Repairman vacuuming inside of a gas furnace during a cleaning.

How a Furnace Works

It’s unrealistic to expect homeowners to be able to work on their HVAC systems on their own. Some home projects are great for DIY and a nice way to learn a new skill, such as painting a room or pressure washing siding. That being said, when it comes to electrical, plumbing, or HVAC, for safety (and warranty) reasons, it’s best to call the professionals.

Of course, it never hurts a homeowner to know just how their furnace works. After all, they will have to change the filter (sometimes as frequently as every 30 days) and a familiarity with how the system operates helps to know if the furnace is running as it should or if a technician should be called. Being comfortable with the ins and outs of the furnace helps to diagnose problems and zero in on the fix when contacting an HVAC repair company. Some of the basics of the furnace function include:

Step One : Thermostat Recognition

A thermostat’s job is to keep heat the same ( Greek “thermos” = heat, “statos” = status quo), which is why it turns on the furnace when the temperature drops too low and turns it off when raised back up to the set number again. When the temperature does drop below the set level, the thermostat sends an electrical signal to a relay in the furnace which effectively “orders” heat.  

Step Two: Safety Checks

When the furnace receives the order for heat from the thermostat, it runs a safety check to make sure the components are ready to operate. There are various sensors that communicate with the circuit board, which first checks to make sure every single safety switch is in the correct position before proceeding (and also immediately triggers an emergency shut-off if a switch is tripped).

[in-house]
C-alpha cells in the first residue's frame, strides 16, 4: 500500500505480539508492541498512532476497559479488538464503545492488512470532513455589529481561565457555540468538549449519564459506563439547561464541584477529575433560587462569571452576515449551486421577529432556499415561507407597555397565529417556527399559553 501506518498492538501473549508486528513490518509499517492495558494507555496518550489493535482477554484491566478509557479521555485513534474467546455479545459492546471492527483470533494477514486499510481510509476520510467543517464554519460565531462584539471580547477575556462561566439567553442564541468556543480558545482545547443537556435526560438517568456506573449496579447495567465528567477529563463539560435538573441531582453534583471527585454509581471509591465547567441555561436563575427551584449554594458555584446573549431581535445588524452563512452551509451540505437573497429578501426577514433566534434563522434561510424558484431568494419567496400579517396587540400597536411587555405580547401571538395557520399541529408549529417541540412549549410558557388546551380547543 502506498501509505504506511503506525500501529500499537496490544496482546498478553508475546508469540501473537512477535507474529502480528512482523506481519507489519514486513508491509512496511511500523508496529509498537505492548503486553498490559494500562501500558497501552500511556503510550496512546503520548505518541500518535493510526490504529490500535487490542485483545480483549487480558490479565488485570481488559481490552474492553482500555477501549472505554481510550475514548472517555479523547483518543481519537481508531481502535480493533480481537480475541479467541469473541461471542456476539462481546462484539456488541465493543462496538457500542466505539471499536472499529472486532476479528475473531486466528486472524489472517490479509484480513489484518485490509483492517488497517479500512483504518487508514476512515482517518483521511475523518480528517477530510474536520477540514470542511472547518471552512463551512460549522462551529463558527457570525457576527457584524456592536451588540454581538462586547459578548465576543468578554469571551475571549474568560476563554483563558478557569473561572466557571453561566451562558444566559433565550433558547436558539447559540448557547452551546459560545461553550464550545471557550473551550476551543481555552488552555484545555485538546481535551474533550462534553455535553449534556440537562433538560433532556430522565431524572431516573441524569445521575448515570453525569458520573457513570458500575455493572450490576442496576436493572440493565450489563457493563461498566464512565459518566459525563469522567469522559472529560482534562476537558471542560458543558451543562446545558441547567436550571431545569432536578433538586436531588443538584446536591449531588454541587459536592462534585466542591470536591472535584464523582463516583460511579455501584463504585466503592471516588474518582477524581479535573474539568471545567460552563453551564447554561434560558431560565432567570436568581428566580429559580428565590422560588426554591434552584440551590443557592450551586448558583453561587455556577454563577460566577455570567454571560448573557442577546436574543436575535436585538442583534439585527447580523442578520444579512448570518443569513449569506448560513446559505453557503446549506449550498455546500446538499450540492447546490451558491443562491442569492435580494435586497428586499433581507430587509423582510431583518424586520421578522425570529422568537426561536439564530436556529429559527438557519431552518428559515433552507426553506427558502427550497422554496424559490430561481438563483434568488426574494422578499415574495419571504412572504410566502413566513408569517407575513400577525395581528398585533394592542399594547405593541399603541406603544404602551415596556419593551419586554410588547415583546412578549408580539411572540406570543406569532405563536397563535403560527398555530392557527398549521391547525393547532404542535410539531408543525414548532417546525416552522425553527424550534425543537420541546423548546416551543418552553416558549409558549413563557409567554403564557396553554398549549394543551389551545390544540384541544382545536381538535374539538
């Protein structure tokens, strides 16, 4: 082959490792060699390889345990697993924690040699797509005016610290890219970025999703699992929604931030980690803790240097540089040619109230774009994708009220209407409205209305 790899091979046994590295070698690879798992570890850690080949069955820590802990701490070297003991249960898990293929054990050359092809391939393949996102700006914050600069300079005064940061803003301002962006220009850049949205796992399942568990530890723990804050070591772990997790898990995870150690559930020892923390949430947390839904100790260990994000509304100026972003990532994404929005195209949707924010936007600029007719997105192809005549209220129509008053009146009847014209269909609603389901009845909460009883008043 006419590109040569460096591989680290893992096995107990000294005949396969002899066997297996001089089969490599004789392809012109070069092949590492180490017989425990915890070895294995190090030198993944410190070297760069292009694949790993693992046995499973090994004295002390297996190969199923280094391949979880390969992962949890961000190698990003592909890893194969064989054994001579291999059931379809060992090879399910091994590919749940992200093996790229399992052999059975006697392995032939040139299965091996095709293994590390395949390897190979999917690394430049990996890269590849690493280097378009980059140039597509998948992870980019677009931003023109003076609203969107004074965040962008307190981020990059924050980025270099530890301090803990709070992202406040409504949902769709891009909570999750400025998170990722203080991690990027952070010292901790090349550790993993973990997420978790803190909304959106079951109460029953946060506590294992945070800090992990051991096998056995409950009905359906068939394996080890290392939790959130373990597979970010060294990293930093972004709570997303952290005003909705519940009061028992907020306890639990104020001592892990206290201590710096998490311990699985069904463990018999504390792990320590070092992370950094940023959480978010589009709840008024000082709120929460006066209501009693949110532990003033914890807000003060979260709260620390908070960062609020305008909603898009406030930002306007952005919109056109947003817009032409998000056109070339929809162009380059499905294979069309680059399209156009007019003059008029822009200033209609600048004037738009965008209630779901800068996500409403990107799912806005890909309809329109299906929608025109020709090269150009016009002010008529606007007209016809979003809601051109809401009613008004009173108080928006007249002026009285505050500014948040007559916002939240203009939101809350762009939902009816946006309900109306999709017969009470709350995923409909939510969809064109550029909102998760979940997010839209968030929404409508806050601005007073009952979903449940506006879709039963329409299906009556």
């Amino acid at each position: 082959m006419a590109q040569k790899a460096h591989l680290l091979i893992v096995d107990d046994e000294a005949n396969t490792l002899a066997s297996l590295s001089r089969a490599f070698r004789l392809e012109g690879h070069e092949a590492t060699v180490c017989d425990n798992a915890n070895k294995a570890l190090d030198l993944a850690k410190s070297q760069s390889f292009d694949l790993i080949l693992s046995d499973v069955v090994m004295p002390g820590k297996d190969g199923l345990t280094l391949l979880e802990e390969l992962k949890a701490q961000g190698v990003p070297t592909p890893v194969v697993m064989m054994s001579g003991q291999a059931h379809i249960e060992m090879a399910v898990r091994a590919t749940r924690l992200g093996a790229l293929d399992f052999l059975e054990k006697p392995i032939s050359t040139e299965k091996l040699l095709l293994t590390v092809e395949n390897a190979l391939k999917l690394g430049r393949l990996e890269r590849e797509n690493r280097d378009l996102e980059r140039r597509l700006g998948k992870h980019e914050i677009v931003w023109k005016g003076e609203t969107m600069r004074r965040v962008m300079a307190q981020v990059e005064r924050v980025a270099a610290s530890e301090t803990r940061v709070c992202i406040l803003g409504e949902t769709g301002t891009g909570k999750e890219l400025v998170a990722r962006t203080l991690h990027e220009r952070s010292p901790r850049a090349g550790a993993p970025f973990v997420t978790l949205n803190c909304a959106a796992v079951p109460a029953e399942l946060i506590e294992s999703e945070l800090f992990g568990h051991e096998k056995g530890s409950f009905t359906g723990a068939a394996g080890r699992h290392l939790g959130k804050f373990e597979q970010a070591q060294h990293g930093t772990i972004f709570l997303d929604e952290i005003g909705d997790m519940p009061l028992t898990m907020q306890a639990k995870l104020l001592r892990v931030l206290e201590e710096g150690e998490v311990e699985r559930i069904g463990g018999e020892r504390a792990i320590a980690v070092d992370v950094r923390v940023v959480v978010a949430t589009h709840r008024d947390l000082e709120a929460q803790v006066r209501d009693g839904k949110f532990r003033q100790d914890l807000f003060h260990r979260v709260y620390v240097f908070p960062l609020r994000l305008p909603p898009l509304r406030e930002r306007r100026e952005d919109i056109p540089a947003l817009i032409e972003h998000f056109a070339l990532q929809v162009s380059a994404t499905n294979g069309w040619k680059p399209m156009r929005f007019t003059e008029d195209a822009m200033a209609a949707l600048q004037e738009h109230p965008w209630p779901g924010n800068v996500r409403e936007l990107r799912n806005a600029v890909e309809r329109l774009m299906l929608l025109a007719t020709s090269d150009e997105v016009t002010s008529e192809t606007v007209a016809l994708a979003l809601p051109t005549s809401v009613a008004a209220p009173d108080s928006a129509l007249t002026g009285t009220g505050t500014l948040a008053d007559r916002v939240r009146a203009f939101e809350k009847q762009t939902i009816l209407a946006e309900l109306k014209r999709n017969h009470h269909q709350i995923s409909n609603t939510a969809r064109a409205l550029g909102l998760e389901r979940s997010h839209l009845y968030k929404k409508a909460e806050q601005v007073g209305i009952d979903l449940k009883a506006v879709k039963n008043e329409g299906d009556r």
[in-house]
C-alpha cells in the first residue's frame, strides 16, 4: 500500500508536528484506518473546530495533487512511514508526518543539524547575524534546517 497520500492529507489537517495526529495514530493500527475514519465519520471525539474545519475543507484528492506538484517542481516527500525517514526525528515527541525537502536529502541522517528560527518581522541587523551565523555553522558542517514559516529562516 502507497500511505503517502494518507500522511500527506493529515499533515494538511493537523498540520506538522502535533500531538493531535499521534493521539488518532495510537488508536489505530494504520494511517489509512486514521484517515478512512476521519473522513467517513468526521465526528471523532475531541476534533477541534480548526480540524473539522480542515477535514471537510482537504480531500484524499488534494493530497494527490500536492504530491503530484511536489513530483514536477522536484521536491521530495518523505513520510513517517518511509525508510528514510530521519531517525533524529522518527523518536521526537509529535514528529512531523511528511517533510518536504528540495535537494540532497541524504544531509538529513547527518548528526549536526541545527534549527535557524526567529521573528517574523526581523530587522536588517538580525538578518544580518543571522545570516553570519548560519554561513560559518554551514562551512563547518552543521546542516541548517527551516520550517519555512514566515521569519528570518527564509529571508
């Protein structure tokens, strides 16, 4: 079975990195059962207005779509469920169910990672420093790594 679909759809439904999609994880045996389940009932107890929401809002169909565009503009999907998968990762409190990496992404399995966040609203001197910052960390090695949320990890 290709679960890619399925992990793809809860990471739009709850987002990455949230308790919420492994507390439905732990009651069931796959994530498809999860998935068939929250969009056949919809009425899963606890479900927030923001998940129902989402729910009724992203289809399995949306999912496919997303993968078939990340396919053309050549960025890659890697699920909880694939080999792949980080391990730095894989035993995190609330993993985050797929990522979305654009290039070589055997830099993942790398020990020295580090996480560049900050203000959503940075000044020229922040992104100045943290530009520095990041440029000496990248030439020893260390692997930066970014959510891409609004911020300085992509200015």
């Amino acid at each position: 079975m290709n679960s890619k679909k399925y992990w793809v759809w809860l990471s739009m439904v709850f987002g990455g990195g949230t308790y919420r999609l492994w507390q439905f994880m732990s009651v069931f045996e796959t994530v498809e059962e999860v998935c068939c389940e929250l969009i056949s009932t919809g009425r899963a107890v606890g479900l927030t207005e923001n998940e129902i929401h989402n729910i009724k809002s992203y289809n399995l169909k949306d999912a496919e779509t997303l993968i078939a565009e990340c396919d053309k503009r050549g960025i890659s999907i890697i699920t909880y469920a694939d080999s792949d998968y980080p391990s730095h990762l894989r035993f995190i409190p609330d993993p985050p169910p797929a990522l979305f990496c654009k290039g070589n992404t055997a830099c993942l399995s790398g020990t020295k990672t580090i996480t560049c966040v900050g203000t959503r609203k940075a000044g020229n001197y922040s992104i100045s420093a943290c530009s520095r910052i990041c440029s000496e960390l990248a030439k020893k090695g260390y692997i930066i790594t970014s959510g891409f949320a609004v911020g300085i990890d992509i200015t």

Step Three: Inducer Motor

After a run through by the circuit board, the inducer motor then starts and removes any leftover gas or debris that may remain in the heat exchanger from the last cycle. The inducer motor essentially sucks air from the heat exchanger out the combustion flue and creates the draft necessary for the flame to burn; therefore, it runs during the entire heating cycle.

Step Four : Gas Ignites Burners

After a few seconds of the inducer motor running, the gas valve opens and fuel travels past the pilot light which ignites the burners. The burners are located in a combustion chamber and burn a mixture of air sucked through by the inducer motor and fuel released by the gas or oil valve.

Step Five : Heat Exchanger Warms Up

The burners fire up so that the heat exchanger can warm up to actually heat the air. The heat exchanger is a looped group of coils that create immense heat on their interior, which transfers safely to their exterior.

Step Six:  Flue Removes Dangerous Gases

Gas and flame create the heat inside the heat exchanger coil as they flow through the loops. This concoction is also very toxic, which is why the gas is removed through the flue after it cycles through the loops.

Step Seven : Blower

After about 30 seconds of the burners warming up the heat exchanger, the blower motor kicks in to send air throughout the home. The blower motor sends air first over the exterior of the heat exchanger coils where the air is warmed and then through the duct work of the house where it is delivered into individual rooms.

Step Eight : Thermostat Triggers Shutdown Sequence

Once the rooms have warmed back up to the thermostat settings, the thermostat sends a similar electrical current to trigger a shutdown. The gas valve closes, which turns off the burners and cools the heat exchanger. The blower and inducer motors slowly wind down and the pilot light stays lit until called upon next cycle.

It’s important to recognize the furnace as a cohesive unit – if one of the steps required for operation fails, the whole unit usually shuts down (or doesn’t start). Instead of a nuisance, this is actually a very important safety feature which also undermines the importance of annual furnace inspections to make sure each working part is, in fact, working.

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